Alaska is one of a handful of U.S. states to launch a go-to website aimed at keeping ocean acidification in the public eye.
The Alaska Ocean Acidification Network, a collaboration of state and federal scientists, agencies, tribes, conservation, fishing and aquaculture groups, went live last month. Its goal is to provide a forum for researchers to share their findings, and to connect with coastal residents concerned about future impacts on their communities.
Ocean acidification (OA) is caused by the ocean absorbing excess carbon dioxide (CO2) from the atmosphere, generated primarily from the burning of fossil fuels for energy. The off-kilter chemistry causes the seawater to become corrosive, making it tough for marine creatures to grow scales and shells.
Two big fish stories have been spawned so far by the 2016 Alaska salmon season: 1) sockeyes save the day; and 2) colossal pinks.
A larger than expected sockeye salmon catch that has topped 50 million will salvage a summer that has seen lackluster catches of other salmon species, notably, those hard to predict pinks.
“I think if you’re a Bristol Bay fisherman, you’re probably pretty happy, and if you fished anywhere else in the state, it probably hasn’t been a great season for you,” said Forrest Bowers, deputy director of commercial fisheries at the Alaska Department of Fish and Game.
by Edward Jones Matthew North Financial Advisor Next week, the 2016 Summer Olympics begin in Rio de Janeiro. One of the most compelling events is the marathon, a 26.2-mile endurance contest with roots dating back to ancient Greece. It may be that we’ve kept our interest in the marathon because it can teach us much […]
If you’re a small-business owner, you think a lot about today. Is your cash flow sufficient … today? Are your products and services competitive … today? Are you confident in your marketing and advertising efforts … today? And because you are so focused on today, you may be neglecting a key aspect of tomorrow – your retirement. Specifically, do you have a good retirement plan for yourself?
Next week, we observe the 4th of July with sparklers, picnics and parades. And living in a country that offers so much freedom, we have a lot to celebrate. But on a more personal level, you may still be working toward another type of independence – financial independence. What can you do to speed your progress toward this goal?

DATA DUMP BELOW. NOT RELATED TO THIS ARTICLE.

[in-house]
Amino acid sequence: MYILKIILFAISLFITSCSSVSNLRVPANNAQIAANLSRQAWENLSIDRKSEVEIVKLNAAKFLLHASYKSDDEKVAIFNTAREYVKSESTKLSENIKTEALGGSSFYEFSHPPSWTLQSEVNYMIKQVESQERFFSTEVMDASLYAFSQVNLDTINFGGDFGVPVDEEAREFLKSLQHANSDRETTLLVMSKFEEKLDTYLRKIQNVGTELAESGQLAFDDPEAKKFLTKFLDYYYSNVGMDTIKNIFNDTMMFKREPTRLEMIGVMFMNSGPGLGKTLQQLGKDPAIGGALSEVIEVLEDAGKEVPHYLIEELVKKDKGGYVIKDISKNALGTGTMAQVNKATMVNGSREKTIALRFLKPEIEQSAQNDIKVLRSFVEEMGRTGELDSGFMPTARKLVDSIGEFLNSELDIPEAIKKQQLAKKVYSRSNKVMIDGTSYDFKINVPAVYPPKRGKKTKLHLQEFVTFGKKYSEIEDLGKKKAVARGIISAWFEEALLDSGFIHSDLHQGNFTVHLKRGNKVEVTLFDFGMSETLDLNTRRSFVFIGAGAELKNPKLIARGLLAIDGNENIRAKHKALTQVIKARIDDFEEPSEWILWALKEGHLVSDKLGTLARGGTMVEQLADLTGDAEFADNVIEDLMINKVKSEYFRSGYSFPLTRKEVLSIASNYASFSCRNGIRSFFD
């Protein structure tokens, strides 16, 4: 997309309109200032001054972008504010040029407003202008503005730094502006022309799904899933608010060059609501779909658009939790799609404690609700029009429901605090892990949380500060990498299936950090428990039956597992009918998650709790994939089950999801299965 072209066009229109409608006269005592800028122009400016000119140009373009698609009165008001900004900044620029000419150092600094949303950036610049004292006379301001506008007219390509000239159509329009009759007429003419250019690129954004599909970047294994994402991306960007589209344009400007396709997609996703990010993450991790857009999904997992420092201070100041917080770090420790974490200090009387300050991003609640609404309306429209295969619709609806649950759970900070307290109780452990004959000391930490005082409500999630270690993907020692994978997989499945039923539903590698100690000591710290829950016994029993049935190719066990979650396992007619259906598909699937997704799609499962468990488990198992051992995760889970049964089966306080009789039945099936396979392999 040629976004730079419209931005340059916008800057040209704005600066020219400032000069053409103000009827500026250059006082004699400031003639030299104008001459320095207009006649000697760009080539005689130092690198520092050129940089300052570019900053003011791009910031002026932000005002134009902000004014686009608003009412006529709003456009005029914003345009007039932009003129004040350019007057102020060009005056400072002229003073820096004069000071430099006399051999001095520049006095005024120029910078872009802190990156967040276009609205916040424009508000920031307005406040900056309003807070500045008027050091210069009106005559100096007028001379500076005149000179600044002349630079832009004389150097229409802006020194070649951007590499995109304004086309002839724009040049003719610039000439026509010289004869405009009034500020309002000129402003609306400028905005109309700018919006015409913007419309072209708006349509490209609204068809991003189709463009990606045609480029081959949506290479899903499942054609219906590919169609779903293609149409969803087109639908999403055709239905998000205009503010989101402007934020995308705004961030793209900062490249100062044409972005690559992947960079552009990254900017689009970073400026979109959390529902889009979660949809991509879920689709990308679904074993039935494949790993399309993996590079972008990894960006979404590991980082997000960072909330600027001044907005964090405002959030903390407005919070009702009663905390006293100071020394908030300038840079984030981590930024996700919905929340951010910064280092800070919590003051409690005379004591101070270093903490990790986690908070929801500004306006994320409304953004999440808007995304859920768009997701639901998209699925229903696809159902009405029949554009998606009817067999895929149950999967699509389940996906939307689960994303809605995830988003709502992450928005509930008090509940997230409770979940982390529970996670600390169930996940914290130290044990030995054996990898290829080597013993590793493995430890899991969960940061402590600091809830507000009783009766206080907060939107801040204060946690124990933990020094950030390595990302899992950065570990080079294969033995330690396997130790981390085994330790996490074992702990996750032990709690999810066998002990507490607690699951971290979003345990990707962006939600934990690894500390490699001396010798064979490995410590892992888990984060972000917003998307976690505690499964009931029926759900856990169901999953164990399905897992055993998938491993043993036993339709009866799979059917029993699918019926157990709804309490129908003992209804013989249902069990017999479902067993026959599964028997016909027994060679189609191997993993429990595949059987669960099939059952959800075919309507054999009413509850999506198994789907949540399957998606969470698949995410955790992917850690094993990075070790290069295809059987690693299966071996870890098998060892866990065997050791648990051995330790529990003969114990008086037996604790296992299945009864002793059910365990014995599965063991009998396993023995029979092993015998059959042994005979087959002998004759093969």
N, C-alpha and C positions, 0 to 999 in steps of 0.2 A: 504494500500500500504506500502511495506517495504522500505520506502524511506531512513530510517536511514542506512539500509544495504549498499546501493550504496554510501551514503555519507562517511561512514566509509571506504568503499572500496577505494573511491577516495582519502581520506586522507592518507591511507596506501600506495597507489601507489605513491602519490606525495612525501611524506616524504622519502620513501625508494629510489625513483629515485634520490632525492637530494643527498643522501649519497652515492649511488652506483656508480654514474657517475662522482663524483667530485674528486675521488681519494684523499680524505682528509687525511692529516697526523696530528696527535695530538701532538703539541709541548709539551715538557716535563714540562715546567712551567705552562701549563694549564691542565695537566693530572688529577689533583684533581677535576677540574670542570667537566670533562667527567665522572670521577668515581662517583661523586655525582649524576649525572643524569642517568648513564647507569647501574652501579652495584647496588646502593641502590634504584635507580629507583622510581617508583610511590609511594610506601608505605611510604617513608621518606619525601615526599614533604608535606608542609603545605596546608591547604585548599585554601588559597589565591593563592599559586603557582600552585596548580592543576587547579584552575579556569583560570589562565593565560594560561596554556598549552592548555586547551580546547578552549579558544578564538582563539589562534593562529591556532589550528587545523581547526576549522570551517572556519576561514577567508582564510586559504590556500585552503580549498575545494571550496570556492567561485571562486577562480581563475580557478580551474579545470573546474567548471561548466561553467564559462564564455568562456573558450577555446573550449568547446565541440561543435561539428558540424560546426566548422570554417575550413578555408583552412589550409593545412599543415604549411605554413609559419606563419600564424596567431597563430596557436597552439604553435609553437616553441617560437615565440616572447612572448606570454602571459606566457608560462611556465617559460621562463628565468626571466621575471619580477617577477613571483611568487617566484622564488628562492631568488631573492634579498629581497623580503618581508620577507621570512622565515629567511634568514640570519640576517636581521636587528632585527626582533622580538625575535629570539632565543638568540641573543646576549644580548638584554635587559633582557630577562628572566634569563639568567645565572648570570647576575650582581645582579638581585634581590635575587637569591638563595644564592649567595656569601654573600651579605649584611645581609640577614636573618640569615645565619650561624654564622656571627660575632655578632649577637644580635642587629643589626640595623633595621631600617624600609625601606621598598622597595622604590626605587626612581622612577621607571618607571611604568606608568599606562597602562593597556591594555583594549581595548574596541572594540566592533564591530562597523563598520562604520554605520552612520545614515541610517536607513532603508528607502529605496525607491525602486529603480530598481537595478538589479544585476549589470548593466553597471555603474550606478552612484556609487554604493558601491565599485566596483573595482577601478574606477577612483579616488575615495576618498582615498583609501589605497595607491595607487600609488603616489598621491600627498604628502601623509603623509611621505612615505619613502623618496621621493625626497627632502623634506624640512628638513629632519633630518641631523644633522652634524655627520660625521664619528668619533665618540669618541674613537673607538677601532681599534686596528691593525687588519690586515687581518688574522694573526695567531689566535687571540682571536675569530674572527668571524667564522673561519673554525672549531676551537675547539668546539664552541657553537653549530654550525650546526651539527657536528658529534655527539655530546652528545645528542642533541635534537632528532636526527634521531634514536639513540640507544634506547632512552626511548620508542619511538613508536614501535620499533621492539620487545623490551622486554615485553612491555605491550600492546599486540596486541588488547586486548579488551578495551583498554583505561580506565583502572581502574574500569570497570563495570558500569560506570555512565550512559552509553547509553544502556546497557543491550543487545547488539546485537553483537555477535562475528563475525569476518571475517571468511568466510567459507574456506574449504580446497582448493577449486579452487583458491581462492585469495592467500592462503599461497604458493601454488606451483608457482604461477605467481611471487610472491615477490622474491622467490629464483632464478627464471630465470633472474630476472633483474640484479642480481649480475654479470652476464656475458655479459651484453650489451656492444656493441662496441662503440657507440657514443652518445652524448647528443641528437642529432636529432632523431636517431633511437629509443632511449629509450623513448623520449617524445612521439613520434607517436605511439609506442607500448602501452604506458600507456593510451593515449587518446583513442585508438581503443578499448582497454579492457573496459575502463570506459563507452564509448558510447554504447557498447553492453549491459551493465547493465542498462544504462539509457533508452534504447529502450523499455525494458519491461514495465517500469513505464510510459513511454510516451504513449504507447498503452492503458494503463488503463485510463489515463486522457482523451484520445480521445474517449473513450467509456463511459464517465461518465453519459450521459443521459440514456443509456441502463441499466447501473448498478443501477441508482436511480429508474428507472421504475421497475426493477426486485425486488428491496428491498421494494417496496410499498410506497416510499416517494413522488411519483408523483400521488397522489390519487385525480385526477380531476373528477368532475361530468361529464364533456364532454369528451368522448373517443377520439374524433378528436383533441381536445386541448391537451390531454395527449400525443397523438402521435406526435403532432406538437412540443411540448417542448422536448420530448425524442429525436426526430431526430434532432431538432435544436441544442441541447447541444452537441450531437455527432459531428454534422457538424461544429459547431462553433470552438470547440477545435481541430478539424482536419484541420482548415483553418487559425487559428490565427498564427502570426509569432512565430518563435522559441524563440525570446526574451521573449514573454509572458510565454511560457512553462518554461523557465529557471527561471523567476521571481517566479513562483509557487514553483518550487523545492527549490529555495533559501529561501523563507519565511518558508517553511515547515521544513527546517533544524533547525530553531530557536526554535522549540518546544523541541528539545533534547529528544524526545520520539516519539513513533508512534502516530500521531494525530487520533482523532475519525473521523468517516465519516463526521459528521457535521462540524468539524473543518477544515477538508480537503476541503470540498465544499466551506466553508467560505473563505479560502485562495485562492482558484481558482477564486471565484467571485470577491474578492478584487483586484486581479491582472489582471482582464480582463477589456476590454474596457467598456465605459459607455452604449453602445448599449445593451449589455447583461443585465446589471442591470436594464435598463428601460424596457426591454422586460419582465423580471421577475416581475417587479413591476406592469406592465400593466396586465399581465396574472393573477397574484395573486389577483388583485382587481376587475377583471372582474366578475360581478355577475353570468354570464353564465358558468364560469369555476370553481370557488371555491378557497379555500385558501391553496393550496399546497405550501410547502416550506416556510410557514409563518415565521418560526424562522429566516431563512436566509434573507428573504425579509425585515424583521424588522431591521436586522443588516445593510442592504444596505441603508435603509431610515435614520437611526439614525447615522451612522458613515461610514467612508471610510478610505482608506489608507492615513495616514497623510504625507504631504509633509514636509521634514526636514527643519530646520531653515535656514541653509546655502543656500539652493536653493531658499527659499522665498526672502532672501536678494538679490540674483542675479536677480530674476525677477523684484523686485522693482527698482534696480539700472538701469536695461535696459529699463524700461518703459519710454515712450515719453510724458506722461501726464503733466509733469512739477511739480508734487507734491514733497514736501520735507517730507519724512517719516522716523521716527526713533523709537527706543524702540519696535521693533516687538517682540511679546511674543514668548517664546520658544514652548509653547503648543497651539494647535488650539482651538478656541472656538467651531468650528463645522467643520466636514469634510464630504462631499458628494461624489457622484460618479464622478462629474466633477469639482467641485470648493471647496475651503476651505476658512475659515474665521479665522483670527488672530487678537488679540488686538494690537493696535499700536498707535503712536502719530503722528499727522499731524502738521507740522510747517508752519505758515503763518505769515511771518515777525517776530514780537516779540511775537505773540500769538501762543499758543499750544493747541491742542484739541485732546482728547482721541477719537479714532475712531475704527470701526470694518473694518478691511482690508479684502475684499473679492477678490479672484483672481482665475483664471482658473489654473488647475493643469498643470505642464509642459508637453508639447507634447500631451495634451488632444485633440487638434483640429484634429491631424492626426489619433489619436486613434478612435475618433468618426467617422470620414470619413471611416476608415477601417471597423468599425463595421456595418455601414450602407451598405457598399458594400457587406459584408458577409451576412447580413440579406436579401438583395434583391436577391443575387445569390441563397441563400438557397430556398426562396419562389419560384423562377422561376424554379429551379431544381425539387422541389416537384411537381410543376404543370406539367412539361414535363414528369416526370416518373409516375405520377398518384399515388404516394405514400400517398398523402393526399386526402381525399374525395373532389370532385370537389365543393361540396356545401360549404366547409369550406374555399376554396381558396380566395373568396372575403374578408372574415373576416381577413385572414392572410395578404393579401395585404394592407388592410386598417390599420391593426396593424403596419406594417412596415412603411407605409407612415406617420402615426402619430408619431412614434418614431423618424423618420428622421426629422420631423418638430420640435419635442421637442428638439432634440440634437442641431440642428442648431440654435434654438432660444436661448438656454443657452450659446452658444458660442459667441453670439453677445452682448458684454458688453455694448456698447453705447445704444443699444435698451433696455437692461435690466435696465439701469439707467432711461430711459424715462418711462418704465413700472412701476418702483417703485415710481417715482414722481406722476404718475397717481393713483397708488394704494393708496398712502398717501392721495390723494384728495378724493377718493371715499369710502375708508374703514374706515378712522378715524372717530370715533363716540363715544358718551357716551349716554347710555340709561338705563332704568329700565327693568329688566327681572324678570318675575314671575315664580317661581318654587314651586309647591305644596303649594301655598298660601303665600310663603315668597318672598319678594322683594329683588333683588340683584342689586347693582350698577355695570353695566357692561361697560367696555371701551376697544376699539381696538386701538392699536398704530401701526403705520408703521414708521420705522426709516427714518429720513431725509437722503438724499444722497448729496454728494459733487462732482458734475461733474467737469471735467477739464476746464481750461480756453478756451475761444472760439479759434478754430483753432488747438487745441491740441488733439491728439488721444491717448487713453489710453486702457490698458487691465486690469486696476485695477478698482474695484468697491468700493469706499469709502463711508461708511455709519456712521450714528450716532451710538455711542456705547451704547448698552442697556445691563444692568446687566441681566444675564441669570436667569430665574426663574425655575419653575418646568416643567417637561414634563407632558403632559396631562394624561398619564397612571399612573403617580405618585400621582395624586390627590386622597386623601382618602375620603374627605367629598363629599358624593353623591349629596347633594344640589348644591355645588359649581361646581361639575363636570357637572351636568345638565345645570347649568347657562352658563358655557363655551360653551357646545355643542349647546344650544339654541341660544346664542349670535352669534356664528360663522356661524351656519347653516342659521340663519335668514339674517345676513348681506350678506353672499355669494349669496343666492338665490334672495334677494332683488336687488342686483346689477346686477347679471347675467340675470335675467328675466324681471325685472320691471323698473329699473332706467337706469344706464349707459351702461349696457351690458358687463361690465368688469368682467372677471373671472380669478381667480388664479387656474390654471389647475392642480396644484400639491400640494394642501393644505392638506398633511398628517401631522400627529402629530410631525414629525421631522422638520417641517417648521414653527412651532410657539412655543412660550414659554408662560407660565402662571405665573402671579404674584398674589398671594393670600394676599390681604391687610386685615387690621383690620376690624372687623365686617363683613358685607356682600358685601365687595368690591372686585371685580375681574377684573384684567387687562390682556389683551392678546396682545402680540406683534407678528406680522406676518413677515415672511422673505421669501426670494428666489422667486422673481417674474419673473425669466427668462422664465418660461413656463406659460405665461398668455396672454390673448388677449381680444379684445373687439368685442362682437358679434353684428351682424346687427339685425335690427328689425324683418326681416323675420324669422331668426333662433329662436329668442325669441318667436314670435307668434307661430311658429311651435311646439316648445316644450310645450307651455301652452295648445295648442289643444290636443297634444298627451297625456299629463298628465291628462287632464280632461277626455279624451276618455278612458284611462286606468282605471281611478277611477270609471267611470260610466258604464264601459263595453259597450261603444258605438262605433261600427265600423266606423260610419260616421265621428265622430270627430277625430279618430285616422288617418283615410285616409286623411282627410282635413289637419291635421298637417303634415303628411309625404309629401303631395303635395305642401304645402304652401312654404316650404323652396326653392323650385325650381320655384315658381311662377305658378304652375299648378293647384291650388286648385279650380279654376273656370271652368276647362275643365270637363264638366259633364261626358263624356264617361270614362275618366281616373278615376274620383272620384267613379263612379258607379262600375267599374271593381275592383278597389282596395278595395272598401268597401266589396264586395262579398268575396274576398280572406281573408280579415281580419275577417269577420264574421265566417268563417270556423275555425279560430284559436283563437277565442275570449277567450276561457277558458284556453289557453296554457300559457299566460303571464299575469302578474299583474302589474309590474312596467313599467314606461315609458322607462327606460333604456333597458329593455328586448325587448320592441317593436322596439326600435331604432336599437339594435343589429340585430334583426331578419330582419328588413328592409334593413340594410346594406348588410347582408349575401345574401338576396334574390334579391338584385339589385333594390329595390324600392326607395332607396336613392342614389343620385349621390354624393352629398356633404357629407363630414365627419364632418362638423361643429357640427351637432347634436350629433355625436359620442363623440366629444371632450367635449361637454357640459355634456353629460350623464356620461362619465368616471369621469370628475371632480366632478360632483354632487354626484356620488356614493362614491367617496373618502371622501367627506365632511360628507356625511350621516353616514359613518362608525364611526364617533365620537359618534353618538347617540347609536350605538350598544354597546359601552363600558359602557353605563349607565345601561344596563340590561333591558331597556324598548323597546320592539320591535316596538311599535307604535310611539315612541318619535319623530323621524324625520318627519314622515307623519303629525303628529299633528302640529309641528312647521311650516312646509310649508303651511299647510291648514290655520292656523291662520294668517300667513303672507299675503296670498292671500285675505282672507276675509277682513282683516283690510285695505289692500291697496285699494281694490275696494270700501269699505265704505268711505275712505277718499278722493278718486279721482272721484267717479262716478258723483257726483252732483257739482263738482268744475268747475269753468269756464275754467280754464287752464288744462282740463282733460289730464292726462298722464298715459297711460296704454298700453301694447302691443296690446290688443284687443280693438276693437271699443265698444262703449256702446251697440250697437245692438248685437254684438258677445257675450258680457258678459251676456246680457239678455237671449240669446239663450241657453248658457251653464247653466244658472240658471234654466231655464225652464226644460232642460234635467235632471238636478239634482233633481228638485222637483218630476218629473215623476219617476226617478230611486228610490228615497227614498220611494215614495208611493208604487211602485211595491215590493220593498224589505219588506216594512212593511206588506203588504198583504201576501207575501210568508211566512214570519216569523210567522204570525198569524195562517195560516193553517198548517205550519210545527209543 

It’s almost Father’s Day. If you’re a dad with young children, you can expect some nice homemade cards and maybe even a baseball cap. But, of course, your greatest reward is spending time with your kids and watching them grow. In return, you can give them a gift – the gift of knowledge. Specifically, in the months and years ahead, teach them the financial skills that can help make their lives easier and more rewarding.
You might work diligently at building a financial roadmap for your retirement years and a comprehensive estate plan. But you can’t just create these strategies – you also have to communicate them. Specifically, you need to inform your spouse and your grown children what you have in mind for the future – because the more they know, the fewer the surprises that await them down the road.
Let’s start with your spouse. Ideally, of course, you and your spouse should have already communicated about your respective ideas for retirement and have come to an agreement on the big issues, such as when you both plan to retire, where you’ll live during retirement, and what you want to do as retirees (volunteer, travel, work part time and so on).
But what you both might have let slip through the cracks are the important specifics related to financing your retirement. You’ll need to answer several questions, including these:
When will you each start taking Social Security?
Identity theft is a big problem. How big? Consider this: In 2015, about 13 million Americans were victimized, with a total fraud amount of $15 billion, according to Javelin Strategy & Research. That’s a lot of victims, and a lot of money. How can you protect yourself from becoming a statistic?
Here are a few suggestions:
If you have children who are finishing college or embarking on their first full-time job, you obviously want them to get off to a good start in their adult and working lives. And by virtue of your years of experience, you probably have some good advice to offer – especially when it comes to making smart financial moves.
Of course, you can find a broad array of financial topics to discuss. But if you want to concentrate on just a few, you might consider these for starters:
We’re at the end of another school year. If you have younger kids, you might be thinking about summer camps and other activities. But in the not-too-distant future, your children will be facing a bigger transition as they head off to college. Will you be financially prepared for that day?
A college education is a good investment – college graduates earn, on average, $1 million more over their lifetimes than high school graduates, according to a study by Georgetown University – but a bachelor’s degree doesn’t come cheap. For the 2015–2016 school year, the average expense – tuition, fees, room and board – was $19,548 at a public four-year school and $43,921 at a four-year private school, according to the College Board. And by the time your children are ready for college, these costs may be considerably higher, because inflation is alive and well in the higher education arena.